Finally, in Fig. 4 we also explore the issue of a decreasing Li abundance at supersolar metallicities, as suggested by the analysis of the AMBRE data. We find that such a decrease can be explained only under the assumption of a substantial reduction of the Li yields with metallicity: we have to assume that the adopted sources (25 M stars) have a negative net Li yield, decreasing strongly with metallicity above Z. We consider it difficult at this stage to conceive a plausible mechanism for such a decrease, such as, for example, absence of hot-bottom burning at high metallicities. The yields of Karakas & Lugaro (2016) suggest rather an increase of the Li yields as the metallicity increases from Z to 2 Z.

Alternatively, internal stellar depletion or some observational artifact might explain the observed decline of Li/H. For instance, since the thin and thick disc sequences merge at [Fe/H] 0.2 in the [α/Fe]–[Fe/H] plane, it is difficult to disentangle those galactic components at high metallicity based on chemical tagging alone. Thus, the AMBRE sample at high metallicity could be contaminated by metal-rich thick disc stars (although such stars are not expected to be numerous in the thick disc). Then, since thick disc stars are expected to be Li-poor, it could be that the Li depletion could be artificially produced by an important amount of metal-rich thick disc stars. Although such an observational bias is unlikely, it cannot be excluded. We suggest therefore that the AMBRE Li depletion at super-solar metallicity should be confirmed by further measurements in the future.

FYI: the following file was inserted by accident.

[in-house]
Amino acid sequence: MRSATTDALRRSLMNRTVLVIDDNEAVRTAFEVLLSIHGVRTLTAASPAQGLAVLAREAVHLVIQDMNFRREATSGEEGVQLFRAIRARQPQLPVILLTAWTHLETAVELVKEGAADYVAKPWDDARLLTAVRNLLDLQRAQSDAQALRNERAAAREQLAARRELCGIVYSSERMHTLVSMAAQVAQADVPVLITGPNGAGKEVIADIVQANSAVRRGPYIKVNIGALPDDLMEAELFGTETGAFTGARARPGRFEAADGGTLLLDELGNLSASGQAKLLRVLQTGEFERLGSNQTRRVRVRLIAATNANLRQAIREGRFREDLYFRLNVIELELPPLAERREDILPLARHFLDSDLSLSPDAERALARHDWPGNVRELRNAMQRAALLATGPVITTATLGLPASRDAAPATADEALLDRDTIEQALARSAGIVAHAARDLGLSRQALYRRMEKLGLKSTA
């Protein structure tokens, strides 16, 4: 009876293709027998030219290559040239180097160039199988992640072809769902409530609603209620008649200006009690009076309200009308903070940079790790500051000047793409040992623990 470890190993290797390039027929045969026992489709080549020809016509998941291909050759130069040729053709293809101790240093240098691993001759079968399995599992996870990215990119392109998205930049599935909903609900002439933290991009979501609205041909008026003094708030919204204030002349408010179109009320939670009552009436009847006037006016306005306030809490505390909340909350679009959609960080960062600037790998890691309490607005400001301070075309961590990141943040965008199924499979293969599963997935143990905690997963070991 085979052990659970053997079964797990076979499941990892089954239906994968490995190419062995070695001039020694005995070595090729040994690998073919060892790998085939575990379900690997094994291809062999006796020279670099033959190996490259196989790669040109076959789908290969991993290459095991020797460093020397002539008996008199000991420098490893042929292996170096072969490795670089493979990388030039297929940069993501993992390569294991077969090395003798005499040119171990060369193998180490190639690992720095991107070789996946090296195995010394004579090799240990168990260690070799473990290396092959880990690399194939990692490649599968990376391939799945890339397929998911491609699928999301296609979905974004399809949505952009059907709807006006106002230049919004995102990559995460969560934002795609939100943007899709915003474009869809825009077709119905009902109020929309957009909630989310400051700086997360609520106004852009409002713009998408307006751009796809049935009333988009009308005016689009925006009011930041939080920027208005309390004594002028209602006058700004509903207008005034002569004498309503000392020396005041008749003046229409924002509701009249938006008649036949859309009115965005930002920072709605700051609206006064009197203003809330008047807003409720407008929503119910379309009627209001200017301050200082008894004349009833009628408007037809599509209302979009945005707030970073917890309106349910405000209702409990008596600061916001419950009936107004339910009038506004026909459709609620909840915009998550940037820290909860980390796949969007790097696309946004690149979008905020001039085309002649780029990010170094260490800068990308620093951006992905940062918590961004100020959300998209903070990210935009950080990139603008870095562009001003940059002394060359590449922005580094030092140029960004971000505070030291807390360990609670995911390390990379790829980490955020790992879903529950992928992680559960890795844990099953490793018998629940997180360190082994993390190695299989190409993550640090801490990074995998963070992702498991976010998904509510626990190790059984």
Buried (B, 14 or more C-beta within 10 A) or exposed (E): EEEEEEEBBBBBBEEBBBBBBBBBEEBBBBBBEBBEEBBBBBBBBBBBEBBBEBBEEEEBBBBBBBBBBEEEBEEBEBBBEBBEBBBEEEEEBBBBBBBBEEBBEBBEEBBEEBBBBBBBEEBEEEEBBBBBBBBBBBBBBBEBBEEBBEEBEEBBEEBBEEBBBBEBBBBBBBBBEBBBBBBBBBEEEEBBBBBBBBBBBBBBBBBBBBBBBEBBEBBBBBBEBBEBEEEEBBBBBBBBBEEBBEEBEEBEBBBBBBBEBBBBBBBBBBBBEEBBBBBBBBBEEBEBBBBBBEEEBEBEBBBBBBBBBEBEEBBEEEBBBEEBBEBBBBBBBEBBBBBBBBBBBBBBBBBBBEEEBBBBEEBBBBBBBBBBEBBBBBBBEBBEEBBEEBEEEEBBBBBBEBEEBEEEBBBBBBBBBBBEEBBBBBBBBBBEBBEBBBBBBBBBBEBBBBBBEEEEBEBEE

5. Summary

In this work we investigate the behaviour of Li in the local disc, in light of recent observational data from AMBRE (Guiglion et al. 2016). Li/H appears to have a two-branch behaviour when plotted against Fe/H in the thin and thick discs, rminiscent of the well known behaviour of O/Fe versus Fe/H. We are using a semi-analytical model of disc evolution with parametrized radial migration, which has been successfully applied to the Milky Way disc and found to reproduce reasonably well most of its key observables (Kubryk et al. 2015a). In that model, the distinction between thin and the thick discs is assumed to be due to age, that is, thick-disc stars have ages > 9 Gy.

We study the Li evolution in that model by considering both a low (Spite plateau) and a high (SBBN) LiP value. We also consider different kinds of stellar Li sources, both long-lived (low-mass red giants of ~1.5 M) and shorter-lived ones (25 M AGB stars). We include a detailed treatment of the GCR component of both Li isotopes.